“I put in more milk and cod liver oil, alsop-nore green food. The hatchability went up to 70% and I knew I was on the right track.”

So did his neighbors. They began driving their trucks around to ask for a few bags of Dr. Roe’s hen-stimulating mixture. He got in the habit of making up batches five and 10 times his own needs. He charged his customers what the manufacturer had charged him. They came back for more. Machinery had to be installed to help out with the mixing. So the Roe Farms Milling Co. began.

There were never any complaints. “If there was anything wrong we knew it before the customers,” says Gordon Lawrason, recruited from Hamilton in 1935 to handle public relations of a booming new business.

Hog feeds and dairy feeds were added to the repertory. Dr. Roe went into the pig and dairy businesses to keep tab on his formulas. Two hundred York pigs and 40 Ayrshire cows became guinea pigs for the new feeds. Farmland became an urgent necessity. Between 1937 and ’46 the man who had started with $200 expanded his interests over 11 neighboring farms. Dr. Roe’s men graded and graveled two miles of their own roads to link this new empire.

The mill, which had started with a few bins and a half-ton mixer, grew to eight grain elevators, four great electrically driven mixers, three hammer mills and a branch line to the railway handling 600 cars a year.

“There is no sales problem,” says Dr. Roe. “The limiting factors are materials and labor.”

But if extra labor were found, there would be no housing for it in Atwood, where every house and cottage is loaded to the sills and families are doubling up in the Roe farmhouses.

Green Gold

Paradoxically, Dr. Roe’s efforts to meet material shortages will make the local housing situation tougher. It is again a question of keeping the chicks out of hot water.

This time it is the high cost of vitamins. Any thought that poultry mash is just a mess of crushed grains can be sharply dismissed after a look at a feed manufacturer’s invoices. They include bills from B. C. and Saint John for fish meal, from Kitchener slaughterhouses for meat meal, from local and Quebec casein factories for whey powder, Toronto starch makers for gluten, Ontario creameries for buttermilk, and Vancouver for alfalfa meal. King of the vitamin sources is the “green gold” of modern farming, the mealy powder of flash'd ried cereal grasses and alfalfa.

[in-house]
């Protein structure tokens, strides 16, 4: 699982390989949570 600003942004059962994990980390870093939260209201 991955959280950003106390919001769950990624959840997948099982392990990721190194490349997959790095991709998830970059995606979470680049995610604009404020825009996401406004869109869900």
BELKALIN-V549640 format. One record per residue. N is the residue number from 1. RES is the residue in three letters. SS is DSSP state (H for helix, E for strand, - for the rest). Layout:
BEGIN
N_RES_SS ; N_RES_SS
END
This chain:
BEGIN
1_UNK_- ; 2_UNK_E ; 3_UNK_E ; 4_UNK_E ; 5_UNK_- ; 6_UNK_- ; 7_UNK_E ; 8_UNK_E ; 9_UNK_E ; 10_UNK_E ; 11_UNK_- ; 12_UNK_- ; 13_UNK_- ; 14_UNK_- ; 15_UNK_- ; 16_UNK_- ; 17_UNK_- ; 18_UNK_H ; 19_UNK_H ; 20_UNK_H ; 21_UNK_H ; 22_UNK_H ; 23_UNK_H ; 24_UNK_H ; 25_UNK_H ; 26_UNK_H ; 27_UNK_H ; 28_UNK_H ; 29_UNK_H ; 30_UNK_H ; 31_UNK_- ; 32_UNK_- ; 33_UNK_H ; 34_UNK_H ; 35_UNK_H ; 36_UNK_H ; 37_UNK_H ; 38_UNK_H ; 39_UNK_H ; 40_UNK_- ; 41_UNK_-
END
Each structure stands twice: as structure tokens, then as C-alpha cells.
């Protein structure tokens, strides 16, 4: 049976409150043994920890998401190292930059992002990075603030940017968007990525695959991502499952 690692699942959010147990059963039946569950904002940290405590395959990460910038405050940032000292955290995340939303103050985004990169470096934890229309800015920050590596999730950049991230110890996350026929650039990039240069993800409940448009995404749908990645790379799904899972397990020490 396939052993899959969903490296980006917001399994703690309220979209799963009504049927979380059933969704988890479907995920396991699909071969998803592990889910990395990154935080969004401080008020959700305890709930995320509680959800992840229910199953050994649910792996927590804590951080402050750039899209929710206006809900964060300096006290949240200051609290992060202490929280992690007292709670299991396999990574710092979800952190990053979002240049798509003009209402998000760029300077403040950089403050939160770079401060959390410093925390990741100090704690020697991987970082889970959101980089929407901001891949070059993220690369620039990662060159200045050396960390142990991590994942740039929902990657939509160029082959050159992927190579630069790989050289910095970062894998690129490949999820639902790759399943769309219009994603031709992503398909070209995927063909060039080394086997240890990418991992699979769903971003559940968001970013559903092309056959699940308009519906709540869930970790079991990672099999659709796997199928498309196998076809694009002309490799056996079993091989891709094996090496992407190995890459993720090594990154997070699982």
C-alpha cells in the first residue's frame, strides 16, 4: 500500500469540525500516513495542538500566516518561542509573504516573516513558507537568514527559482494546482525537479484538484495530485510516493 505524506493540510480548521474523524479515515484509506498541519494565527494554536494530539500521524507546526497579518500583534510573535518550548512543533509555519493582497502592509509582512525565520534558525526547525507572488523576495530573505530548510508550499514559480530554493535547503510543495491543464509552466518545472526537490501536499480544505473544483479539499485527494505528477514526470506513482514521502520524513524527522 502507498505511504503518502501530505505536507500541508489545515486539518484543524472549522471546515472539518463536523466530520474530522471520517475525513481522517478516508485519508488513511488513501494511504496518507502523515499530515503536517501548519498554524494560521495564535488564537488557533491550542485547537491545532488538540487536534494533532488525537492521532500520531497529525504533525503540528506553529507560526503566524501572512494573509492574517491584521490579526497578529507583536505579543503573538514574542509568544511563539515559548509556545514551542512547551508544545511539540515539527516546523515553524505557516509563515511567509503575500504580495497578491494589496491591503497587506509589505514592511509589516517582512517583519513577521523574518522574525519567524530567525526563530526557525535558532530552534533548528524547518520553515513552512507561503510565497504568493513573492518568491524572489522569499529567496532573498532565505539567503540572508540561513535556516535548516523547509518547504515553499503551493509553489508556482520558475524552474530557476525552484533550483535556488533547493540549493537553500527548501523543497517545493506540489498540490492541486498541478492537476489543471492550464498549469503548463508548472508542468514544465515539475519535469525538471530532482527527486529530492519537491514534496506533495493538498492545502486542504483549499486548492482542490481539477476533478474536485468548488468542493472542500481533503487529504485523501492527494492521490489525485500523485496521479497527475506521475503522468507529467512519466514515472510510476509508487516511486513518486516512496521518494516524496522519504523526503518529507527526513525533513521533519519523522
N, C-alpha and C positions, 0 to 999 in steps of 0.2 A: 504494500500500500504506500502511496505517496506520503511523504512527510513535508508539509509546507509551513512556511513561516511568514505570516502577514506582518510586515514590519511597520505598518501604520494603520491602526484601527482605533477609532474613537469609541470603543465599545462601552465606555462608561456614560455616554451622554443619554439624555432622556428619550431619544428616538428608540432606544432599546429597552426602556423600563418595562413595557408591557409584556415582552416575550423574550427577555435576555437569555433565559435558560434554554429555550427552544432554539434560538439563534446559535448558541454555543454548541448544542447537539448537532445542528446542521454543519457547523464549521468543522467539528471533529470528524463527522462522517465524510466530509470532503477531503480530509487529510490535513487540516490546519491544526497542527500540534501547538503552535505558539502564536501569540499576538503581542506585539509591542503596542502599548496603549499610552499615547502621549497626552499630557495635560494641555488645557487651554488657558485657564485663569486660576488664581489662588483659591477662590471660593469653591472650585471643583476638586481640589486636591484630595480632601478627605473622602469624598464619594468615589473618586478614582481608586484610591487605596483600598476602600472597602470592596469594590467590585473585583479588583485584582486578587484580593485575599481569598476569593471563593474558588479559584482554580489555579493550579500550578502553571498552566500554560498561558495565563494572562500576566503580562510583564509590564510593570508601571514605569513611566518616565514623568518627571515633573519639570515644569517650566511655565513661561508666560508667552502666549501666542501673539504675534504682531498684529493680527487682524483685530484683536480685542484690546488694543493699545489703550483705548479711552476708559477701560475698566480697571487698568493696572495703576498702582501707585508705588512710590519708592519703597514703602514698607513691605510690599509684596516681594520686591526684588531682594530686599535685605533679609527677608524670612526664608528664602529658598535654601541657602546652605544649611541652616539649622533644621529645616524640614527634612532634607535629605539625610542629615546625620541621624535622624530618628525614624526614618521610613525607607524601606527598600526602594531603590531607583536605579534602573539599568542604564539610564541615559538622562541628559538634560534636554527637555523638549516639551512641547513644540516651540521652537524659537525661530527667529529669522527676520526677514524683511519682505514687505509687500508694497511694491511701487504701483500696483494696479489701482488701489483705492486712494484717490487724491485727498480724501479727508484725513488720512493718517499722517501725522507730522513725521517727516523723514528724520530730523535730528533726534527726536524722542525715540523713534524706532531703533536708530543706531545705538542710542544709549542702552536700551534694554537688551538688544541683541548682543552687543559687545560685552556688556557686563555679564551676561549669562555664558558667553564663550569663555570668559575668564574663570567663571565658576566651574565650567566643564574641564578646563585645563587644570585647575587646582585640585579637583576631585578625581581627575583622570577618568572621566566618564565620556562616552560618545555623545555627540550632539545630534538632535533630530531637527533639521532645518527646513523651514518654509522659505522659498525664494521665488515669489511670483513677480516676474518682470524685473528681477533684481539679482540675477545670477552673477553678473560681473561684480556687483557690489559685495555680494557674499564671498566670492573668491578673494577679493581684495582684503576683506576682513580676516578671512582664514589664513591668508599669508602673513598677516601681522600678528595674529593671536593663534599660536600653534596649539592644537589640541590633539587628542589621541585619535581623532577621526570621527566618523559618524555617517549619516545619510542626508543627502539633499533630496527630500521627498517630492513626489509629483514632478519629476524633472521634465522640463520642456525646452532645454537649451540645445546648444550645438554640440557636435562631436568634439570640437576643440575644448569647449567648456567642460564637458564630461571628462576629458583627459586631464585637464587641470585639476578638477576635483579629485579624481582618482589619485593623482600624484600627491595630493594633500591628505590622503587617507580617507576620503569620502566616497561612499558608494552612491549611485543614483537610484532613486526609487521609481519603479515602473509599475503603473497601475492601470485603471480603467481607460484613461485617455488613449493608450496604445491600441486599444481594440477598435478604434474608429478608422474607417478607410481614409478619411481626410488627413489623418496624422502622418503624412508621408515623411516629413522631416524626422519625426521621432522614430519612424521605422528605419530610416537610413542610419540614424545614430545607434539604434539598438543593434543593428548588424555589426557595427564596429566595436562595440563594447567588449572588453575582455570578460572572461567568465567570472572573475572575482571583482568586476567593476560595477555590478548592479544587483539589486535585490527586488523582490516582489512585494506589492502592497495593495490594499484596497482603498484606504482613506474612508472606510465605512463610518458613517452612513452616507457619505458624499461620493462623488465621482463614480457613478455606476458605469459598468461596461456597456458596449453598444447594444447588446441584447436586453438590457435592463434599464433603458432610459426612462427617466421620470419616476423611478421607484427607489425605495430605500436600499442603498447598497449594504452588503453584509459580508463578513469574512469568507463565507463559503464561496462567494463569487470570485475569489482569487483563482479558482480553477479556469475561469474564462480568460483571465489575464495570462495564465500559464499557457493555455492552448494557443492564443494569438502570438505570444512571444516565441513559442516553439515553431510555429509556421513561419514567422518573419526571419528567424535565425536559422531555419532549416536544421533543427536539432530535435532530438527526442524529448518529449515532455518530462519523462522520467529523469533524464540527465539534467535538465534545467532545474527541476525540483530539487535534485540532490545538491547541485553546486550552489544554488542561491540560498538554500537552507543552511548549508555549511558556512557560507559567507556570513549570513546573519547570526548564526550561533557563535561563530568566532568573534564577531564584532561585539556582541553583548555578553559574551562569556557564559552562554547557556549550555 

Here was a man with a poultry plant producing 400 tons a year of the richest of all animal fertilizers, with 1,100 acres of good land to put it on, buying dried green food from other people at $119 a ton. So Dr. Roe, chick and feed man, mailed a fat check to Milwaukee and went into the dehydration business.

This summer the giant steel drum squatting on the plowland 300 yards from the mill began to turn. Burning 80 gallons of oil an hour, the tripleburner furnace blasted hot air through it. Hammer-milled to powder, Dr. Roe’s 1,000 acres of green crops fell into bags at the rate of a ton and a half an hour in the form of “green gold.”

The extra men needed to serve the dehydrator have swollen the local housing problem. With unattractive living conditions there is always the danger of a too frequent labor turnover. So Dr. Roe may find he has to learn the house construction business.

Is He Happy? He’s Not Sure

He can do it. But does he want to? He doesn’t know. The yeasty curiosity in this unusual man is beginning to turn from business to happiness.

The future is to Dr. Roe what the white line is to the chicken. If you hold a chicken’s beak to the floor, and draw a white line away from it, you can walk away and leave the bird in that position, and it will still be there when you come back. Dr. Roe has a quotation to match:

If you keep your nose to the grindstone rough,

And you just keep it there long enough,

You’ll find there’s no such thing

As brooks that babble and birds that sing.

He quotes the quip because at heart he is in revolt against the modicum of truth in it.

Only on the subject of genetics is he still capable of endless enthusiasm.

“It’s my life. I should be doing nothing else but that. Why? I’m the vessel of a genetic philosophy. I believe the science of breeding can raise the standard of life. Heredity is a treasure box. You’ve got to know how to locate the box, then how to get the lid up. Inside are all the characters you could wish for in a perfect creature. Genetics could even show the way ahead for the human race, though it may not be applied for 200 years yet.”

Schoolmates in Listowel and Atwood remember how as a boy in high school young Elwood used to race through his lessons, as he could with ease, quarrel with his teacher, as he could with even greater ease, and get sent out. Once out, he went straight to the poolroom, where he could again indulge his power of concentration, squinting over the cue at the ball, shutting out of consciousness all but the calculable, predictable, controllable.

Today close associates of Dr. Roe include his wife, Bertha, his father Dr. John, 87, his son Dr. Jack, 25, and various heads of his departments. Some of them are wondering what will be the doctor’s middle-life equivalent of boyhood’s poolroom if the sledding in his business gets too slow.

Privately this successful man is wondering, too. It is in his mind when he remarks, “Some people seem to think I work too hard. If people are appreciating what I do I can’t stop— I don’t want to stop. Is that wrong?”

Lots of folk might justifiably say, “A million dollars can’t be wrong.” To them Dr. Elwood Roe would undoubtedly reply, “Oh! to heck with the dollars!—Is it a good thing?” if